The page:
On Sunday, October 16, 2016, Esther and Keith Harvey from The Connecticut Frontotemporal Dementia Foundation, Inc. educated people about FTD during the “Walk to End Alzheimer’s” in the Greater Hartford, CT area. An awareness table was offered with information on FTD, AFTD and The Connecticut Frontotemporal Dementia Foundation, Inc. Thank you, Esther and Keith, for spreading much needed FTD awareness!
I just heard about this group. It’s great to see young people getting involved!
The Alzheimer’s Youth Alliance (AYA), a group of about 20 high school students from across Fairfield County, raises awareness and funds for the Alzheimer’s Association.
Founded by Ava Vanech, a freshman at Sacred Heart University, to honor her grandfather who had Alzheimer’s disease. Although she never got to meet him, she sees the impact this disease has on her family.
This inspired her to spearhead the founding of the group. In 2015 the group organized a walk team to raise over $16,000!
They will be at the Alzheimer’s Walk on September 18th at Calf Pasture Beach in Norwalk.
Go to the Team page of ALZHEIMER’S YOUTH ALLIANCE to support them.
Held annually in more than 600 communities nationwide, the Alzheimer’s Association Walk to End Alzheimer’s® is the world’s largest event to raise awareness and funds for Alzheimer’s care, support and research. This inspiring event calls on participants of all ages and abilities to reclaim the future for millions!
The local walk is at Calf Pasture Beach in Norwalk on Sunday, September 18, 2016. Click here for details.
I’m walking with TEAM MCKEE, click here to sign up.
There will be a screening of “His Neighbor Phil” at Christ and Holy Trinity Church in Westport this coming Sunday, July 10th, at 6pm.
I will be seeing it myself for the first time, I have had people recommend it.
Here is the plot summary from IMDB.
The movie is about 1 hour and 30 min, followed by a panel discussion. I’m on the panel, along with someone from the Alzheimer’s Assoc and from Synergy Home Care.
See this flyer for more details and how to RSVP.
From the Alzheimer’s CT Chapter:
“The Longest Day is a team event to raise funds and awareness for the Alzheimer’s Association®. Held annually on the summer solstice, the duration of this sunrise-to-sunset event symbolizes the challenging journey of those living with the disease and their caregivers. Teams are encouraged to create their own experience as they fundraise and participate in an activity they love to honor someone facing the disease.”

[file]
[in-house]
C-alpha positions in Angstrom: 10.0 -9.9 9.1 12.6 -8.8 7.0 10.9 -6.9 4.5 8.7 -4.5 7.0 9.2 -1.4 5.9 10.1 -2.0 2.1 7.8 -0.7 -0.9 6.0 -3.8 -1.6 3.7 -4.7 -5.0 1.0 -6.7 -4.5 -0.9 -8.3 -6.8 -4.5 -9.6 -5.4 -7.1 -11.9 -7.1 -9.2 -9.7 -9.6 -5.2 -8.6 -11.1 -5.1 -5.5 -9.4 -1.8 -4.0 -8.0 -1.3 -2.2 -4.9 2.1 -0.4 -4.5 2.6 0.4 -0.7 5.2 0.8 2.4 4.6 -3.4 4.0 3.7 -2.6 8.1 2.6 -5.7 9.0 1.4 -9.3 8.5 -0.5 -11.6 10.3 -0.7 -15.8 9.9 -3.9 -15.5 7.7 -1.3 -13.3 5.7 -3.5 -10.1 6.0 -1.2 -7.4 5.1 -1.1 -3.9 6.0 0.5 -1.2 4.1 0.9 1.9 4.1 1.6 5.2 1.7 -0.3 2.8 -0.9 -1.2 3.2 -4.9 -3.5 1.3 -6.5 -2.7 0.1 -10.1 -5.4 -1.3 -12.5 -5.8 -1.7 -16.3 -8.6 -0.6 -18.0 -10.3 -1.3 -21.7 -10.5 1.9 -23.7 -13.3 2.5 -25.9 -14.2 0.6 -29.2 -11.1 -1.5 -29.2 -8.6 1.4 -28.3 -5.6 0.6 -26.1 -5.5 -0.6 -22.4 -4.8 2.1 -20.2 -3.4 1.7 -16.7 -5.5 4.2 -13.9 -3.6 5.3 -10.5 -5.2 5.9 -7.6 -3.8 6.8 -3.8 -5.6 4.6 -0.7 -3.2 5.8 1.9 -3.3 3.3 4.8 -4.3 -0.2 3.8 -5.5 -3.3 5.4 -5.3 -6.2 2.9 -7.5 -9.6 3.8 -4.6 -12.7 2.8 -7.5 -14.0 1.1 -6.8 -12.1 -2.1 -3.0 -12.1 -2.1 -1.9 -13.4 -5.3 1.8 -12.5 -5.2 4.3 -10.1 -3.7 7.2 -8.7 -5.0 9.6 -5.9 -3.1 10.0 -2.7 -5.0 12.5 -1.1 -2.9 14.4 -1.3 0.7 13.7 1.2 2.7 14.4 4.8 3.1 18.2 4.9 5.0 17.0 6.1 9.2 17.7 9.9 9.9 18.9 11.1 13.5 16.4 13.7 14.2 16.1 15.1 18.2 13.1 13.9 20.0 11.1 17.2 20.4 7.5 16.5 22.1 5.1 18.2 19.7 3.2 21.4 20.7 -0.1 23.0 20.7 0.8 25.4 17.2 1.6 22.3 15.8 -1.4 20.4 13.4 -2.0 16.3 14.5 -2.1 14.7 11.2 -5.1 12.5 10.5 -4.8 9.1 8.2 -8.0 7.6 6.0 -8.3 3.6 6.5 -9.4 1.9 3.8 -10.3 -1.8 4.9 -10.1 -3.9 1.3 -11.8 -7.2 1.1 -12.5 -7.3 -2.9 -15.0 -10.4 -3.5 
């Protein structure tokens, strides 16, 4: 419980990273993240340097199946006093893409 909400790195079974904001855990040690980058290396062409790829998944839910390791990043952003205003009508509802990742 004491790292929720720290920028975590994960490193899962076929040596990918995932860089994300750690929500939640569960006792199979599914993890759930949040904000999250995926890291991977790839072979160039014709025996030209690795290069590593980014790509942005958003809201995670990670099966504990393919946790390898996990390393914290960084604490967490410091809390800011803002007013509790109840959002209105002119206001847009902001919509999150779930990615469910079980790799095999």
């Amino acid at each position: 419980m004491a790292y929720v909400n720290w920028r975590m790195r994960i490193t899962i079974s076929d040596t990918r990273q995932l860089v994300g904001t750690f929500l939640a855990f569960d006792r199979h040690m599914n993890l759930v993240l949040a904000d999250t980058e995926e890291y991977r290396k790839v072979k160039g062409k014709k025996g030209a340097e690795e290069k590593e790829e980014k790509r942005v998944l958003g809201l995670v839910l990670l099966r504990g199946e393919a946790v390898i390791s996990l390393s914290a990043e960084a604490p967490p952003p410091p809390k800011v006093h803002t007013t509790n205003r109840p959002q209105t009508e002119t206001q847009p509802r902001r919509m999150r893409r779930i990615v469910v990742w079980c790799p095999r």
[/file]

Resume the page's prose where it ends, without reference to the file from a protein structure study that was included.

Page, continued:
For more information go to http://act.alz.org/site/TR?fr_id=8480&pg=informational&sid=22697
I just found out about this today. It is open to the public.
Thursday, March 10, 2016 | 4:30pm – 6:30pm
Westport Center for Senior Activities
21 Imperial Avenue
Westport CT 06880
If you are not familiar with the movie ….
“Still Alice,” is a movie that gives us a rare window into the experience of living with Alzheimer’s disease—a glimpse of the inside looking out.
Dr. Alice Howland (Julianne Moore), a renowned linguistics professor, starts to forget words. When she receives a diagnosis of younger-onset Alzheimer’s disease, Alice and her family find their bonds thoroughly tested. Her struggle to stay connected to who she once was is frightening, heartbreaking and inspiring.
The screening is sponsored in part by the CT Chapter of the Alzheimer’s Association and representatives will be there for a discussion and to answer questions.
The Alzheimerʼs Association, Connecticut Chapter, is holding its 19th Annual Education Conference on April 7th in Cromwell, CT. Details.
According to their web site, “This full-day conference is designed for both professionals and family caregivers. Our aim is to share best practices and creative interventions for the care, treatment and preservation of the quality of life of persons with Alzheimerʼs and related dementias.”
I’ve been to the conference three times and have to found it to be very helpful. Would highly recommend it for caregivers.
There is a session on FTD. “This session will review the symptoms, diagnostic criteria and key points about providing clinical care for patients with behavioral variant frontotemporal dementia and primary progressive aphasia.” The presenter is Scott M. McGinnis, M.D., Massachusetts General Hospital Frontotemporal Disorders Unit.